Feature Article of Saturday, 21 April 2012

Columnist: Edukor, Kwesi

Kennedy Agyapong, Treason, Treason Felony and Attempted Genocide

Kwesi Edukor; Email: kwesiedukor@gmail.com

Since the invitation of Hon. Kennedy Agyapong by the Criminal Investigation
Department of Ghana Police Service and his subsequent arrest over his
remarks on Friday, April 13, 2012 on Oman Fm (a radio station he owns)
there have been conflicting commentaries over charges that could be
brought against him over those remarks. The Member of Parliament (MP) for
Assin North in the Central Region essentially declared a war on ethnic and
tribal lines, as he incited Ashantis to attack Gas and Ewes, over
challenges confronting the ongoing biometric registration. The controversy
surrounding his declaration of war only heightened when the Police
eventually charged him with treason, treason felony and attempted genocide.
Supporters of Mr. Agyapong, who is also a leading member of the New
(National) Patriotic Party (NPP), have condemned the Police over the arrest
and charges brought against their unpatriotic prodigal son. However, some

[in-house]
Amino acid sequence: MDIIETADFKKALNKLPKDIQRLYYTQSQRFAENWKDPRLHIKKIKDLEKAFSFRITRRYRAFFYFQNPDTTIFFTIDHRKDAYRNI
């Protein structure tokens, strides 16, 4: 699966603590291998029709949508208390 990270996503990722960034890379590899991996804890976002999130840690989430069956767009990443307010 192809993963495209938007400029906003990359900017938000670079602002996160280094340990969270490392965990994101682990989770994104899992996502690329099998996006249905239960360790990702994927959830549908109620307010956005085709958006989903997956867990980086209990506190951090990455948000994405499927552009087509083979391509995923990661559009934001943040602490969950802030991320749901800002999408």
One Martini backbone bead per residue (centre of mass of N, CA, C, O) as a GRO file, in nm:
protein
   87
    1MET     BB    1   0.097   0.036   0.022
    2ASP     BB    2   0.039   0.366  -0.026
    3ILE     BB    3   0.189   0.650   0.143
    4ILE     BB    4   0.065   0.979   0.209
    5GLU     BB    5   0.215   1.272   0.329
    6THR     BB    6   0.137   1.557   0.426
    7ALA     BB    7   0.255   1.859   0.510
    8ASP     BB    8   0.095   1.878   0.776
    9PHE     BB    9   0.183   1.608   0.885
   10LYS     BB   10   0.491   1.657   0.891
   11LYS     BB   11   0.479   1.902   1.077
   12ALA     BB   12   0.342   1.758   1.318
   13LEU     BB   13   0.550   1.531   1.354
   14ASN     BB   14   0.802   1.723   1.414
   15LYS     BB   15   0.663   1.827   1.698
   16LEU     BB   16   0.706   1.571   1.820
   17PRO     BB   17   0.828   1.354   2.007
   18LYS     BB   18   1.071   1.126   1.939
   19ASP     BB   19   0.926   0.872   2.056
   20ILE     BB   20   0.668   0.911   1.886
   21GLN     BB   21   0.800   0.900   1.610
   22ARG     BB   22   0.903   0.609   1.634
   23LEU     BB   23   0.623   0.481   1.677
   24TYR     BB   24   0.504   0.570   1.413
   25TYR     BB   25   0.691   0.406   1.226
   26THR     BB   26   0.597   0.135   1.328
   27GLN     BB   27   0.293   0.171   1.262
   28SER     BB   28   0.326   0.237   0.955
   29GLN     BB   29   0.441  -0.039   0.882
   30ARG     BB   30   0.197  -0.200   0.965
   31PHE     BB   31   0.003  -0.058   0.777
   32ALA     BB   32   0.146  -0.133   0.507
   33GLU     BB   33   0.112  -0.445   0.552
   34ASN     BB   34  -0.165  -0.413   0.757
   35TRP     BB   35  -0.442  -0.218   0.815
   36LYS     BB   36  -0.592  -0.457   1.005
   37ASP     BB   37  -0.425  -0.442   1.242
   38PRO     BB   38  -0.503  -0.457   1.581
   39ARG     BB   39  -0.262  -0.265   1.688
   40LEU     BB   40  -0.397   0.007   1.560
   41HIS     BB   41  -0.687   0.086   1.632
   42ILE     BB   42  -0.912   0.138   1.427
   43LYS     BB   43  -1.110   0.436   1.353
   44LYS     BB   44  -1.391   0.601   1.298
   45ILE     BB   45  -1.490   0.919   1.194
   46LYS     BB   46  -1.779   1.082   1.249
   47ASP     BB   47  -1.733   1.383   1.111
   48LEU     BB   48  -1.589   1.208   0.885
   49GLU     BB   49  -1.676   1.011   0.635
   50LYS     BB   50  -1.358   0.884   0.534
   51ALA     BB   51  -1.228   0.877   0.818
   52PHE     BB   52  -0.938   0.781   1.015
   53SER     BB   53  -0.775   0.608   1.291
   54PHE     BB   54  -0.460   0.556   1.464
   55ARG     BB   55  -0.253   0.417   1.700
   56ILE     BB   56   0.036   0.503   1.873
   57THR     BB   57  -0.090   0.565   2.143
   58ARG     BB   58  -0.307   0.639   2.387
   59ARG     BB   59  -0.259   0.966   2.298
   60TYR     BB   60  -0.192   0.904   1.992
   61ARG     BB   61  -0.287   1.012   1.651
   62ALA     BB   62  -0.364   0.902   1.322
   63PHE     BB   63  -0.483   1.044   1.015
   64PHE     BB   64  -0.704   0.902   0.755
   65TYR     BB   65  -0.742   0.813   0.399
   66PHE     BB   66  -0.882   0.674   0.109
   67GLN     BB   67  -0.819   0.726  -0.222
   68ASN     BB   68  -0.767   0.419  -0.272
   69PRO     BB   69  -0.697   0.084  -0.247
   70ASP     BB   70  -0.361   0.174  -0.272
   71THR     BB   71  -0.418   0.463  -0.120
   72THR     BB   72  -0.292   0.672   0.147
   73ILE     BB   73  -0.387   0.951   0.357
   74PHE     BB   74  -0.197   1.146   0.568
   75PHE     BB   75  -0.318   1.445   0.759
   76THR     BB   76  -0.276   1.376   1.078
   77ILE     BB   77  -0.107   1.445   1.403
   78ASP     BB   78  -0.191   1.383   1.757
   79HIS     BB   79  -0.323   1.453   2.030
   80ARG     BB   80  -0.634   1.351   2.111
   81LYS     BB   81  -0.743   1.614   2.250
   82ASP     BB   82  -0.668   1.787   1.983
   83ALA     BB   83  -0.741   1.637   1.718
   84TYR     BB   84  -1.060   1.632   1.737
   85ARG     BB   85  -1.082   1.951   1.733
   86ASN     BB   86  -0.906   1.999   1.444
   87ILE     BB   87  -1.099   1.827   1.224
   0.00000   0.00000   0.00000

well-meaning Ghanaians, civil society organizations, and some political
parties have condemned those remarks in no uncertain terms, despite NPP’s
continued refusal to specifically condemn the comments widely denounced by
others. The Alliance for Accountable Governance (AFAG) has thrown its
weight firmly behind Agyapong and his remarks in a recent press briefing.

The controversy over the comments have arisen partly because there do not
seem to be agreement on whether the reckless MP can back his declaration of
war with action. I have reflected on the matter for some time now and find
six good reasons why the Police must take Agyapong’s war declaration as